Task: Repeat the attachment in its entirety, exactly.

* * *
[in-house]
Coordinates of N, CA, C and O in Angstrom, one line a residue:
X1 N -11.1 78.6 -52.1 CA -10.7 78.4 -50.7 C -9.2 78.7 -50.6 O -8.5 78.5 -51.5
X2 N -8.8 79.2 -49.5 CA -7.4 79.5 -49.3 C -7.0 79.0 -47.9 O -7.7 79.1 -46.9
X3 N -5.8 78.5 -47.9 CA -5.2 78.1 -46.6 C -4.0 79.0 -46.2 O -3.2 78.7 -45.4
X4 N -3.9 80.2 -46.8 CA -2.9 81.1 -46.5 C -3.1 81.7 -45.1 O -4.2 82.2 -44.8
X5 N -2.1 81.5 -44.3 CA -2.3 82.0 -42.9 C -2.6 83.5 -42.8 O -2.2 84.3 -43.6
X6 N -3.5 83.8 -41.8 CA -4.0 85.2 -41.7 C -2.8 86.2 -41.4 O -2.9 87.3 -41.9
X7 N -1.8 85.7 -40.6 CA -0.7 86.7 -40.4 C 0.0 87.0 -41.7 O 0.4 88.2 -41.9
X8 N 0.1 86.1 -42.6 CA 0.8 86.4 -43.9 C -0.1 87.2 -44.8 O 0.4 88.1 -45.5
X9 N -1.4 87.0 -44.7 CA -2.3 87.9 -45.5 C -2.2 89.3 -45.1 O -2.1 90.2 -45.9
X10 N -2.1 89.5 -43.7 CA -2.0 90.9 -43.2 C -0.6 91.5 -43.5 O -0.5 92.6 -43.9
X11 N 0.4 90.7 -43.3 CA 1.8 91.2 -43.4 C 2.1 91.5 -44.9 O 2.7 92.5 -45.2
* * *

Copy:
[in-house]
Coordinates of N, CA, C and O in Angstrom, one line a residue:
X1 N -11.1 78.6 -52.1 CA -10.7 78.4 -50.7 C -9.2 78.7 -50.6 O -8.5 78.5 -51.5
X2 N -8.8 79.2 -49.5 CA -7.4 79.5 -49.3 C -7.0 79.0 -47.9 O -7.7 79.1 -46.9
X3 N -5.8 78.5 -47.9 CA -5.2 78.1 -46.6 C -4.0 79.0 -46.2 O -3.2 78.7 -45.4
X4 N -3.9 80.2 -46.8 CA -2.9 81.1 -46.5 C -3.1 81.7 -45.1 O -4.2 82.2 -44.8
X5 N -2.1 81.5 -44.3 CA -2.3 82.0 -42.9 C -2.6 83.5 -42.8 O -2.2 84.3 -43.6
X6 N -3.5 83.8 -41.8 CA -4.0 85.2 -41.7 C -2.8 86.2 -41.4 O -2.9 87.3 -41.9
X7 N -1.8 85.7 -40.6 CA -0.7 86.7 -40.4 C 0.0 87.0 -41.7 O 0.4 88.2 -41.9
X8 N 0.1 86.1 -42.6 CA 0.8 86.4 -43.9 C -0.1 87.2 -44.8 O 0.4 88.1 -45.5
X9 N -1.4 87.0 -44.7 CA -2.3 87.9 -45.5 C -2.2 89.3 -45.1 O -2.1 90.2 -45.9
X10 N -2.1 89.5 -43.7 CA -2.0 90.9 -43.2 C -0.6 91.5 -43.5 O -0.5 92.6 -43.9
X11 N 0.4 90.7 -43.3 CA 1.8 91.2 -43.4 C 2.1 91.5 -44.9 O 2.7 92.5 -45.2